‘A sense of responsibility’: Pitt’s Afghanistan Project takes in 10 Afghan scholars


Jonathan Guo | Staff Photographer

Omar Sadr, a political science and economics researcher in the Center for Governance and Markets.

By Abby Lipold, Staff Writer

Hasina Jalal, a longtime advocate for women’s rights in Afghanistan and a Pitt graduate student, has spent much of her time in the U.S. advocating for Afghans living under Taliban rule, in large part thanks to Pitt’s Afghanistan Project. 

“I have the opportunity to amplify the voices of other Afghan women and scholars here in the United States,” Jalal said. “I can collaborate with different scholars from different organizations, universities and think tanks, which would not have been possible inside Afghanistan.”

Jalal is one of 10 Afghan researchers that the program has helped evacuate to the U.S. since the Taliban took control of Kabul in August 2021. Jen Murtazashvili, a professor in the Graduate School of Public and International Affairs who founded the program in July 2021, said its objective is to “preserve the intellectual communities of Afghanistan.” 

“Because that community, which went from almost zero in 2001 to actually the most sophisticated in the region, was going to get wiped out,” Murtazashvili said. “The individuals will be okay, but our scholarship occurs in a community.”

Murtazashvili said she started funding the project with a $1.35 million anonymous donation and additional grants from foundations. 

“I felt a real sense of responsibility, because many of my friends and colleagues were among those affected,” Murtazashvili said. “As a scholar, once you stop doing academic research, it’s almost impossible to go back. And I just thought it would be tragic if these people had to stop doing their work because of the politics inside their country. So what I tried to do was bring as many people here as I could, and to create a scholarly community.”

She said she spends a lot of time helping Afghan researchers navigate “time consuming” immigration and travel processes. She explained that since refugees can’t apply for a visa inside Afghanistan, Pitt’s Afghanistan Project must first find a way to get them to an embassy in countries such as India or China, where they then must wait for the U.S. government to approve their visa application and refugee status.

“We have one scholar who was accepted, but his wife and child didn’t get visas,” Murtazashvili said. “We have another scholar who was put under administrative processing, and it’s been almost a year and he’s not heard back from the U.S. government. Many of these are people who are stuck in third countries.”

Omar Sadr, a political science and economics researcher in the Center for Governance and Markets and prominent intellectual and critic of the Taliban, was the first Afghan scholar to arrive at Pitt in October 2021 on a research fellowship.

“I think my application was the beginning of laying out a kind of broader program, which should not have only one or two scholars, but also provide an institutional arrangement for a larger cohort of scholars who are looking for alternative institutional support, in order to continue the research,” Sadr said.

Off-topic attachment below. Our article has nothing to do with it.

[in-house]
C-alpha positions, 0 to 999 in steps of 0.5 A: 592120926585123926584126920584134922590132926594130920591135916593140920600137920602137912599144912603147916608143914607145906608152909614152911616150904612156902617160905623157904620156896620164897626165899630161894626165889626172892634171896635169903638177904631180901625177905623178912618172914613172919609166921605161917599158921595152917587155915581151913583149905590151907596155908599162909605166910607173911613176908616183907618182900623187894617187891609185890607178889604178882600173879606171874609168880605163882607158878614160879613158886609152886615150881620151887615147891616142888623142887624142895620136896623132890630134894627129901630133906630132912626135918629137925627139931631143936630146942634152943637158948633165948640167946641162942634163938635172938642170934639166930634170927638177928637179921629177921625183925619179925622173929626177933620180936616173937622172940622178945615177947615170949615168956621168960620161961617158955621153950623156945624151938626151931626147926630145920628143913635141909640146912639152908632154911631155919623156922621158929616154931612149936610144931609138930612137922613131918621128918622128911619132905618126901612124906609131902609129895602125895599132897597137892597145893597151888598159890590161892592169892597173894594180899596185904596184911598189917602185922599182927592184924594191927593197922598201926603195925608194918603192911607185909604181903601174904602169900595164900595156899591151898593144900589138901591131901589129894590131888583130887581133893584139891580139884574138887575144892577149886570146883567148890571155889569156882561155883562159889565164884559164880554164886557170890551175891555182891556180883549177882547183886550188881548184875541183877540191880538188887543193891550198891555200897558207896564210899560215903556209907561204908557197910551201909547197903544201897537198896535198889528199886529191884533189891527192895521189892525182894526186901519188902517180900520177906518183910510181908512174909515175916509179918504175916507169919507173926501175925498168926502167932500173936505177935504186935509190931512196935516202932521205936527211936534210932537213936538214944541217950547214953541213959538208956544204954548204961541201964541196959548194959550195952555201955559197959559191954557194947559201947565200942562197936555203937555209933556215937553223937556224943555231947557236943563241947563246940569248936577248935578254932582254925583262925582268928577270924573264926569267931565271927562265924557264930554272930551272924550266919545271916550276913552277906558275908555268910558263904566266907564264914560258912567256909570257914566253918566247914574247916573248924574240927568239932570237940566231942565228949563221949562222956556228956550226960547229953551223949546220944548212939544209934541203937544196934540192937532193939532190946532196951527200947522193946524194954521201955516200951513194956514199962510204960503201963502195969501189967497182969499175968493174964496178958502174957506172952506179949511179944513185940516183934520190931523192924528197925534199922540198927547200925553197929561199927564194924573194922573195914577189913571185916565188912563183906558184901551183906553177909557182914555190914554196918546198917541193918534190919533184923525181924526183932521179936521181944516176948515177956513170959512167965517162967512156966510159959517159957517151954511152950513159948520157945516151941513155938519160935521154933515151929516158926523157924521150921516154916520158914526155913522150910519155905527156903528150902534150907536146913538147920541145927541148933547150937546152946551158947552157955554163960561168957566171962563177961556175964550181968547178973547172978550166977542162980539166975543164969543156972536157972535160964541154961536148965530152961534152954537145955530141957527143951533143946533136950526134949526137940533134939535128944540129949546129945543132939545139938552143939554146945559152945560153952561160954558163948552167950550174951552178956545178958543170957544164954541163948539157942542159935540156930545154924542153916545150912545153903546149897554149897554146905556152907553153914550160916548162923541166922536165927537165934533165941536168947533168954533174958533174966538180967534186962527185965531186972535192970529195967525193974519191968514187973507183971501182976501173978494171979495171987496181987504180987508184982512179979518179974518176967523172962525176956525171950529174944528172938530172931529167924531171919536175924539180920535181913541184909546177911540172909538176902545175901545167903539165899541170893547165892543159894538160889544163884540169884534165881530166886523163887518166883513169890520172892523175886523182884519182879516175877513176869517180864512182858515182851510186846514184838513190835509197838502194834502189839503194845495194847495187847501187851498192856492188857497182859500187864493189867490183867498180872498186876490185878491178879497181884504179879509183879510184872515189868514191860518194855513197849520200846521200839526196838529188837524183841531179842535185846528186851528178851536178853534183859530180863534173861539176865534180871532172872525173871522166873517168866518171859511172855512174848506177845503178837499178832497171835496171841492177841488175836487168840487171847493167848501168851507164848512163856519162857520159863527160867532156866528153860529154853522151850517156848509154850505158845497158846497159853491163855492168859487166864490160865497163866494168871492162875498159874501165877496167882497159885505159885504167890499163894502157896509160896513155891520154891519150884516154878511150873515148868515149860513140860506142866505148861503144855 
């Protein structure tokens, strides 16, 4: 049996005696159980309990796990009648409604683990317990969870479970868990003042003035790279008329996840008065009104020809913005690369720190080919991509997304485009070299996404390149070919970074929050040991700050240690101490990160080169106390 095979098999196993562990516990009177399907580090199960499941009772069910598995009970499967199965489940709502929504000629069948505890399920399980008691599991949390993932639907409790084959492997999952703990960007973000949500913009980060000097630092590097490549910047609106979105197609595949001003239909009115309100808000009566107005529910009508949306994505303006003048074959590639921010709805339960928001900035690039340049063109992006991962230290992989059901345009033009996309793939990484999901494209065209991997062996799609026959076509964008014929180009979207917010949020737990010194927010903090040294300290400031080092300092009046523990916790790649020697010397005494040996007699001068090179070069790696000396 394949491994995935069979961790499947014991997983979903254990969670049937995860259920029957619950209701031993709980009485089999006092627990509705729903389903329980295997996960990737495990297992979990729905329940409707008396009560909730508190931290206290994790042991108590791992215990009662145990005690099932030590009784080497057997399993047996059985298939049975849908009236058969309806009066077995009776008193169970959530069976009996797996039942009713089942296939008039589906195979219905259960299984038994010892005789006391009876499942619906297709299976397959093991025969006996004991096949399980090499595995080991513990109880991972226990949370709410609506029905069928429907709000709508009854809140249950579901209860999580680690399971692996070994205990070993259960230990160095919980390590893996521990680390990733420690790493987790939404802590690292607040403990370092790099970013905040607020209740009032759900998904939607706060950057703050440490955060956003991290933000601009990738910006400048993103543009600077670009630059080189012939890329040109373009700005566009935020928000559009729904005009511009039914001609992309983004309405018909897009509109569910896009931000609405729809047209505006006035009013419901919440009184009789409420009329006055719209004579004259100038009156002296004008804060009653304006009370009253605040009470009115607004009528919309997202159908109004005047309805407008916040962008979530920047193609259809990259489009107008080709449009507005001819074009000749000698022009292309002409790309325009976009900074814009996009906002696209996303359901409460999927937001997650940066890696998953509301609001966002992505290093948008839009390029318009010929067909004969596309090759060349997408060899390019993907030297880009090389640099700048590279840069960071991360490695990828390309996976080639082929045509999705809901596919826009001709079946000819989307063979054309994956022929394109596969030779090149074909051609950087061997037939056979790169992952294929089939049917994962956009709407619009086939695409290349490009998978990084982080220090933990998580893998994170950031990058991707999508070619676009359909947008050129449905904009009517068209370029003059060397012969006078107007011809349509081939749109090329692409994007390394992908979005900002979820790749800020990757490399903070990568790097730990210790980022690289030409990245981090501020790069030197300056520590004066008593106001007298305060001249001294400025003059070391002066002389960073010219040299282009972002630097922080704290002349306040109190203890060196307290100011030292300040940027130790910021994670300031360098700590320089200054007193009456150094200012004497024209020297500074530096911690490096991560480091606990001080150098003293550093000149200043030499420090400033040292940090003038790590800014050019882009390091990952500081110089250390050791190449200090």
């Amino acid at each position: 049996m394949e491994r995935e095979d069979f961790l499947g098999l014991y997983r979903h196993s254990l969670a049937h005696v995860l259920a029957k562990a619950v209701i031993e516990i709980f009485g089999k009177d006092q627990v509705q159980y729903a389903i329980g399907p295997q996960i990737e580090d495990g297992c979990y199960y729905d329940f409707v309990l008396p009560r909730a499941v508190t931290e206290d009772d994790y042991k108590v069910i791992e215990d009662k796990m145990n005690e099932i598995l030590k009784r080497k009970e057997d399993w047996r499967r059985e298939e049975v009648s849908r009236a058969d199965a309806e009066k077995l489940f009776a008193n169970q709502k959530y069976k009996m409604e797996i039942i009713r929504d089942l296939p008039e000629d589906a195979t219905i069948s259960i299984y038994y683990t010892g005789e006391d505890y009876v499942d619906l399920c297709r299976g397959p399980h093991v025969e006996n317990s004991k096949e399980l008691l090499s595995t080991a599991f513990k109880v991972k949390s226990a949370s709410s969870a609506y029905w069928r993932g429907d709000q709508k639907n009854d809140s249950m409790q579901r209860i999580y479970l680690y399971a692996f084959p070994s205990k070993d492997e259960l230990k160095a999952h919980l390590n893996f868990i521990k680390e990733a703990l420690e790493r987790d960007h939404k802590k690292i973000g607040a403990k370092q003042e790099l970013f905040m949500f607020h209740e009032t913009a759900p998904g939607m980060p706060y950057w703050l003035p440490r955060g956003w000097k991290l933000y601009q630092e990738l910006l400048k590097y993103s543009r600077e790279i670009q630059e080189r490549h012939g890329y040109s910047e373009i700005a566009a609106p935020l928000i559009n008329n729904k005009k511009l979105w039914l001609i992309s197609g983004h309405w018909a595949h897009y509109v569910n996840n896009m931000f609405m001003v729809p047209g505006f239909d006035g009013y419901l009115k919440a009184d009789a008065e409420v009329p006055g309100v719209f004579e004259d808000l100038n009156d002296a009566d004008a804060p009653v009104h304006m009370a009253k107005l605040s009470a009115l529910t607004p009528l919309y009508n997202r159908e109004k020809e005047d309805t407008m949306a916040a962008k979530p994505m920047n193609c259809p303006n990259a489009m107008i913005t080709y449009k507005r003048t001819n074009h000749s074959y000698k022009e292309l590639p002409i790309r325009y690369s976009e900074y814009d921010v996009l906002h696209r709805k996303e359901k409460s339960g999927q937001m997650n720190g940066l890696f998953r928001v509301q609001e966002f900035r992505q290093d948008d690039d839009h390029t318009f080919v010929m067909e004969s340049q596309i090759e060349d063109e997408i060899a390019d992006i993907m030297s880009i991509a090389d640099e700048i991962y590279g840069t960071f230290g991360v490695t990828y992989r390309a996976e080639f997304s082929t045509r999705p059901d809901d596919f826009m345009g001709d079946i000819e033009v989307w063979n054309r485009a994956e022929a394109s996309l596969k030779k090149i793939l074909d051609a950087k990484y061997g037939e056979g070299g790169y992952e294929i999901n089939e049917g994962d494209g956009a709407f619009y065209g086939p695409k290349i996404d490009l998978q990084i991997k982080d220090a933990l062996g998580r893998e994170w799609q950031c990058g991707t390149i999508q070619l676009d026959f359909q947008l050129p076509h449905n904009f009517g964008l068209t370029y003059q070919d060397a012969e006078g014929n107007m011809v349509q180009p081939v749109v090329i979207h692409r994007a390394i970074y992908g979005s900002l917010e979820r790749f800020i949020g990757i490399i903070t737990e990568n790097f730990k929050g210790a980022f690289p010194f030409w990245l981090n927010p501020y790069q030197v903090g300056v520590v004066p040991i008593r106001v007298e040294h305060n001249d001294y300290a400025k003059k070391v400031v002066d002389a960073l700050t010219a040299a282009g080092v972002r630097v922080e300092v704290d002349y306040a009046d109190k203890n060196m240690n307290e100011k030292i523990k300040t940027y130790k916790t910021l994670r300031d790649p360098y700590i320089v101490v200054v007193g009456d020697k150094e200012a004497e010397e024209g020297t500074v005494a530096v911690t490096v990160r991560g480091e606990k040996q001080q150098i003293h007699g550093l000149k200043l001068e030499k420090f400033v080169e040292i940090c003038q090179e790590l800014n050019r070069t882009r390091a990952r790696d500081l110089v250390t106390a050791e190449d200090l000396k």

After evacuating Kabul, Sadr worked in the Indian embassy for about a month to get his visa approved before arriving in the US with his family. 

“When he walked into the embassy, there was still the Afghan Republic,” Murtazashvili said. “He said it was a calm morning, and then while he was there all hell broke loose.”

Jalal, who is pursuing a doctorate in public and international affairs, said she arrived to the U.S. before the Taliban takeover to pursue her master’s degree. While she originally hoped to return to Afghanistan, after President Joe Biden’s decision to withdraw American troops, she decided to remain in the U.S. and apply for a visa.

However, she said many of the obstacles preventing research, such as lack of opportunities to collaborate as well as unreliable electricity and internet, existed before the Taliban takeover. 

“You cannot freely write about what you think or talk about what you think,” Jalal said, referring to the Taliban’s restrictions on free speech and the fear many scholars have of surveillance. 

When Jalal first arrived in the U.S., she said one of the first challenges was adapting to cultural differences and learning to speak English more fluently. Now, she spends a lot of time focusing on advocacy. She helped organize a conference this week in Washington, D.C., that will discuss ways to support Afghan researchers, and she is working to establish underground online schools for girls in Afghanistan. 

Murtazashvili said she hopes the project can continue to financially support the evacuation of Afghan scholars and help them adjust to the U.S. and the University. She said she’s currently finalizing plans for the arrival of the 11th scholar in the program, who had to travel to China to apply for a visa. 

“Just as we’re speaking, I got the newest scholar’s plane ticket,” Murtazashvili said. “He is a political science Ph.D. student at the University of Beijing in China. We’ve been trying to get him out for about a year.” 

Sadr said it’s important that the University focus on actively engaging with Afghan scholars.

“[Pitt has] been supportive enough,” Sadr said. “But I think University of Pittsburgh as an institution, and people who are engaged here, should think and engage with the scholars at risk, and those who are from other places, in order to build long term institutions.”